|Photo from Wikipedia|
|Location of hock--Photo Wikipedia|
|Bones in the hock--Source|
- Reluctance to take a specific lead
|Light exercise can help extend the|
working life of a horse with spavin
|Western reining horse coming to a slinding stop.|
This maneuver can be very wearing on the hocks.
|Horse remains from Norse burials, in this case from|
Sutton Hoo, can provide important evidence about
the historic prescene of spavin in the Icelandic horse.
Photo from Wikipedia
|Improper trimming of the horse can lead|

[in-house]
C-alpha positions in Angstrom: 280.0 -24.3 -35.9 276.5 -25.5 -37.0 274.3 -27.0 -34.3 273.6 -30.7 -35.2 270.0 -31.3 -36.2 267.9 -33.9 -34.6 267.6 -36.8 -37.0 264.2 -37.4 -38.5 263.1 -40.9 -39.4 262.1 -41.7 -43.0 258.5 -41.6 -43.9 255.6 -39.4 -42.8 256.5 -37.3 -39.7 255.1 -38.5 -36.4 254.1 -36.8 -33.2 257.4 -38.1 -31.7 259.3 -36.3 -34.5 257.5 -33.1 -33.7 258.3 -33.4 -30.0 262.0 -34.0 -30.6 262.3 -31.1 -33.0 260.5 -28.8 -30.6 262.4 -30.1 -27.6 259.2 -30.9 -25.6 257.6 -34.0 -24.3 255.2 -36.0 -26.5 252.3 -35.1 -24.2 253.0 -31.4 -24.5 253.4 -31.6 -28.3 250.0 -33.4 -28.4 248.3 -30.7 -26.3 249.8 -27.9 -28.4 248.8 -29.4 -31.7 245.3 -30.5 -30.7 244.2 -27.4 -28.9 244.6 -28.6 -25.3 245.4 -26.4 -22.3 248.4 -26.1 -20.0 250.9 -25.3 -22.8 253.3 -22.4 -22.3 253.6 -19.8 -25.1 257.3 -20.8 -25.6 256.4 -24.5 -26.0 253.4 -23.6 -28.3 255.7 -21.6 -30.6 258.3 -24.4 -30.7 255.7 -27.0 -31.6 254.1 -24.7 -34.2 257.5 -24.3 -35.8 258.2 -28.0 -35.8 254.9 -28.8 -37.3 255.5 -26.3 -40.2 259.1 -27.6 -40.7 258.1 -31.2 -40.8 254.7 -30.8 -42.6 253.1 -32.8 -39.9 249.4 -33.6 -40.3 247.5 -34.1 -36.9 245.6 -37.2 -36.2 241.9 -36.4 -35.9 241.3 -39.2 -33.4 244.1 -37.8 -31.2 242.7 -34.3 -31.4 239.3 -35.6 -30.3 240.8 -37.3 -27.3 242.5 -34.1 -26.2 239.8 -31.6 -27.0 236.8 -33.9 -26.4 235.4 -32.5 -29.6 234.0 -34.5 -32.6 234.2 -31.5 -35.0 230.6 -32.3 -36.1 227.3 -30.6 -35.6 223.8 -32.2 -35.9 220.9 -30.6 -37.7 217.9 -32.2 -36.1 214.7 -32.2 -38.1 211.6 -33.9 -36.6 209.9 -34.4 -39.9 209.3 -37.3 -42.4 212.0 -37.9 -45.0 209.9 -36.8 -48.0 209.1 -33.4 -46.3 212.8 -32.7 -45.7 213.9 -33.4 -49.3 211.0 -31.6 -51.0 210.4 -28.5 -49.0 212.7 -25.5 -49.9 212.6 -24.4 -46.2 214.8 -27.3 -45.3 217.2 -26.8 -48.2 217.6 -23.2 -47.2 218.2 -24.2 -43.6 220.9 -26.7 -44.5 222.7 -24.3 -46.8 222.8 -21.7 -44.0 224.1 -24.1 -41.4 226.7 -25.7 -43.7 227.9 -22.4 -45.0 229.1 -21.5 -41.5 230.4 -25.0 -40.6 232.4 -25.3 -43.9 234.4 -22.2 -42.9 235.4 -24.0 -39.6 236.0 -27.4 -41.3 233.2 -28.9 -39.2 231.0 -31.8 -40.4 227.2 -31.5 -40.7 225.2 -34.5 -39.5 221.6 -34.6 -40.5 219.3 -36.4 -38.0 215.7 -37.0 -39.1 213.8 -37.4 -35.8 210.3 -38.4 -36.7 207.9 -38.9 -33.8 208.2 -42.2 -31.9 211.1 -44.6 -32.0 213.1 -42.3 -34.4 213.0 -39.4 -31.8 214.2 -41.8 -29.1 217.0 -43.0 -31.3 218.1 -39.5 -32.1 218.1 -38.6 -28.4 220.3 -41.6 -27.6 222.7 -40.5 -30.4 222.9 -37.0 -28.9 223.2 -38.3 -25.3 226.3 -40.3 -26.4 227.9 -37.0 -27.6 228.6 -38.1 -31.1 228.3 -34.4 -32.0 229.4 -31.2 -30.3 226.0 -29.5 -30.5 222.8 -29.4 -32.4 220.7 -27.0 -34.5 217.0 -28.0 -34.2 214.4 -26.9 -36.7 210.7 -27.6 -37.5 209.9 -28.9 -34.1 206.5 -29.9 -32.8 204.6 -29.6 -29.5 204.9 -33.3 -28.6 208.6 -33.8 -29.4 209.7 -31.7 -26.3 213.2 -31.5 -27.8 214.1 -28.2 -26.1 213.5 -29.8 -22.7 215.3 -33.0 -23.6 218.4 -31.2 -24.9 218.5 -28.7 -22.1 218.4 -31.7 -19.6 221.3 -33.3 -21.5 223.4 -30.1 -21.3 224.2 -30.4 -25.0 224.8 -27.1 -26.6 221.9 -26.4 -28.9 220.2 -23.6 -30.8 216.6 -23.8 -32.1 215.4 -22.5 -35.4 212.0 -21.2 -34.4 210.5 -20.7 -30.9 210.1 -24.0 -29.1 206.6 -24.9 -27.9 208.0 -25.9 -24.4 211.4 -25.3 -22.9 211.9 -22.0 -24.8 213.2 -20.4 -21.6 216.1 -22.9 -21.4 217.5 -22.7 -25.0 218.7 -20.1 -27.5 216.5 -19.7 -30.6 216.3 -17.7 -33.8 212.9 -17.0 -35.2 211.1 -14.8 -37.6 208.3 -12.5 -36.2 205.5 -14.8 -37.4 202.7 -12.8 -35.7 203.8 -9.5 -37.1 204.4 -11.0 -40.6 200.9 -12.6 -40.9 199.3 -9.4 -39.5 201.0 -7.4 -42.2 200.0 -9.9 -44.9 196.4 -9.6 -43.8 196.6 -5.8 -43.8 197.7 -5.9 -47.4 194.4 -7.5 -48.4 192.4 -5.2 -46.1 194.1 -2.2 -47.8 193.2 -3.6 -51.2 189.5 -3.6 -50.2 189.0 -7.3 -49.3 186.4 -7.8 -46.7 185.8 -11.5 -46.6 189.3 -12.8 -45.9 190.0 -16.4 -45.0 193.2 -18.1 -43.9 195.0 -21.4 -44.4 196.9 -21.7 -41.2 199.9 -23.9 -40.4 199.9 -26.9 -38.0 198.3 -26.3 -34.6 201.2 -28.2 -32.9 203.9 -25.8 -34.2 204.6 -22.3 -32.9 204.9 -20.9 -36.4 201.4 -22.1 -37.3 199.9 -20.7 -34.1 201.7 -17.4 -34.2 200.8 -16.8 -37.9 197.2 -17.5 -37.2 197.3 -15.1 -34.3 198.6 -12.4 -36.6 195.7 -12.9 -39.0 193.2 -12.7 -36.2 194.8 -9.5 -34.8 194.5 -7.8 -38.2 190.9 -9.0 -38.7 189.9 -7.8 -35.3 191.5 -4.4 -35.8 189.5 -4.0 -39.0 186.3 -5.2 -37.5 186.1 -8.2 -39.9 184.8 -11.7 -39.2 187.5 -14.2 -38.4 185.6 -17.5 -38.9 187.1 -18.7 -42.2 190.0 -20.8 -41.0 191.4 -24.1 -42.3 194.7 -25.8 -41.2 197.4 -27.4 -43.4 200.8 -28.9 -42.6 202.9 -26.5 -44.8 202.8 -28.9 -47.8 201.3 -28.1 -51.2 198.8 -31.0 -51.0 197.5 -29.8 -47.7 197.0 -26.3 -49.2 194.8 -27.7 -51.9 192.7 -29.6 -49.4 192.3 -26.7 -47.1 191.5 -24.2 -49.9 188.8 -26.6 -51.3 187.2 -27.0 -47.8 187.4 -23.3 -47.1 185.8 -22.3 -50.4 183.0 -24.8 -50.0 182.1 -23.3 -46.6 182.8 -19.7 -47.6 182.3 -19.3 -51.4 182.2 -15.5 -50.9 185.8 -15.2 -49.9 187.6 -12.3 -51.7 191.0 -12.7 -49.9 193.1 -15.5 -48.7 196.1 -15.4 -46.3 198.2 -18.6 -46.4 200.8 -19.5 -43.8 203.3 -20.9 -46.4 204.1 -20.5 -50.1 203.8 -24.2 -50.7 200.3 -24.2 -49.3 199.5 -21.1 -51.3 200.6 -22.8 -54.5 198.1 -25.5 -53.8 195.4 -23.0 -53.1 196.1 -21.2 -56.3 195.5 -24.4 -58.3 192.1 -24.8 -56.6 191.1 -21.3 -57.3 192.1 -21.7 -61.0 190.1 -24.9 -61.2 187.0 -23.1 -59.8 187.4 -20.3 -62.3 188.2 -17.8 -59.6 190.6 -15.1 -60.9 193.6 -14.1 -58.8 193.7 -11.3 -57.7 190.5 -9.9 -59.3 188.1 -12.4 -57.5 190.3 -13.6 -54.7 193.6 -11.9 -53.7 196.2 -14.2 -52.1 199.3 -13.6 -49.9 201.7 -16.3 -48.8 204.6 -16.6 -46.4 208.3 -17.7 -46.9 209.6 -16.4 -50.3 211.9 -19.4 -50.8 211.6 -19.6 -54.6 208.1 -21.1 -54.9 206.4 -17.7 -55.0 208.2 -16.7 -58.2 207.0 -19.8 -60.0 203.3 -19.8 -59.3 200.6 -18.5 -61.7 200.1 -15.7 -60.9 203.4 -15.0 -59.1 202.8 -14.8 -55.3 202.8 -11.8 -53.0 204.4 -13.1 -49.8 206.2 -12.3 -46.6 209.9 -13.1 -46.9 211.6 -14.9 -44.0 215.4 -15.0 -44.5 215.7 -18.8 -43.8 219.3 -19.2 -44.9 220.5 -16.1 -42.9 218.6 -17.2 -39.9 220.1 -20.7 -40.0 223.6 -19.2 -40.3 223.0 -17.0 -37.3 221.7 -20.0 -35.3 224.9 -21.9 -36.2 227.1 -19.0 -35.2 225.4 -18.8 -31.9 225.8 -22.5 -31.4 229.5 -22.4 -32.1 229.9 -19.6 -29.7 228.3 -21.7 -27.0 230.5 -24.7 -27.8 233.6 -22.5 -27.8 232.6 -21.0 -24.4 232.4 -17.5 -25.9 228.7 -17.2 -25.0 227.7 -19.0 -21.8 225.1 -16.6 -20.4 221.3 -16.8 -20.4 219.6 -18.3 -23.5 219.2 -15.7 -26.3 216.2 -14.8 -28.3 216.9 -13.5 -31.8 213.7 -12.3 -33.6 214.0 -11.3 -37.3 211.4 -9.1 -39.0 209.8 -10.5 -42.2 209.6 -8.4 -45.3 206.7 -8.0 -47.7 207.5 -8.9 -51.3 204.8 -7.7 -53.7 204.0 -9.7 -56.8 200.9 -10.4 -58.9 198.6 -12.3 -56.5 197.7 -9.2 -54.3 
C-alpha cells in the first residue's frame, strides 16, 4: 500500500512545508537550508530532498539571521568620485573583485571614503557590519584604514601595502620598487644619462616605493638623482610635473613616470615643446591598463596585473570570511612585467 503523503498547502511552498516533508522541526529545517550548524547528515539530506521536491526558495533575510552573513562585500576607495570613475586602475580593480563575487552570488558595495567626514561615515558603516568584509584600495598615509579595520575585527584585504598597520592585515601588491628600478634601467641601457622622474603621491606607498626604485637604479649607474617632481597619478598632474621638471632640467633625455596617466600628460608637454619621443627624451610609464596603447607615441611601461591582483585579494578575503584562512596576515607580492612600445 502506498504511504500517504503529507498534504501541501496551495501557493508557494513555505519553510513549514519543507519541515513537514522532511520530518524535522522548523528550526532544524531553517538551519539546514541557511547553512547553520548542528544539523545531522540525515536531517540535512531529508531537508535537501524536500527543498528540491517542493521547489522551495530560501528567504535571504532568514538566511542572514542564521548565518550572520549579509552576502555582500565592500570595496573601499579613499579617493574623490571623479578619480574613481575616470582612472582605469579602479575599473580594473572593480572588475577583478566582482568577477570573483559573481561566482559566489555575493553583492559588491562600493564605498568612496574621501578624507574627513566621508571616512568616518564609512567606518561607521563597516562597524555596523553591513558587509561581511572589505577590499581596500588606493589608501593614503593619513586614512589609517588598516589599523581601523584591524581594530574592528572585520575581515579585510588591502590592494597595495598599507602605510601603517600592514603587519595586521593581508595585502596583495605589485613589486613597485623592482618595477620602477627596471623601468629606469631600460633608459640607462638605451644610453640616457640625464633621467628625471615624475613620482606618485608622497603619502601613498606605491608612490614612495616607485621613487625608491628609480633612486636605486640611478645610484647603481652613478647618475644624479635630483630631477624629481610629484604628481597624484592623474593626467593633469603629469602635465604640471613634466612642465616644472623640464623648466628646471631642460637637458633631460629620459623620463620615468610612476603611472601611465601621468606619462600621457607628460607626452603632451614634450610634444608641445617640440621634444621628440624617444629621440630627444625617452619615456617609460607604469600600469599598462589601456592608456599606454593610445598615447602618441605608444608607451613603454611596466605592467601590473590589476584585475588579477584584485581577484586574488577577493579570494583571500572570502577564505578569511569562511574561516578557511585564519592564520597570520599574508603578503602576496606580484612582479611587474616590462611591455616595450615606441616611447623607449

to the development of spavin; proper
shoeing can extend the useful life of the
|Although research shows that taller horses may show|
better results during flexion tests for spavin, the results
are too small to be of value.
|Sample spavin report from World Fengur|
|Dutch warmblood performing at|
Answers to Quiz:
- False. Per Western College of Veterinary Medicine, navicular syndrome (caudal heel pain) is the most common lameness diagnosis in the horse; spavin, the second most frequent diagnosis. However, spavin is the most common diagnosis of hind limb lameness.
- False. Horse bones found in pagan graves indicate that splints and spavin was fairly common among Icelandic horses at that time.
- B, E
- False. FEIF only requires owners of stallions to provide radiograms of the hock.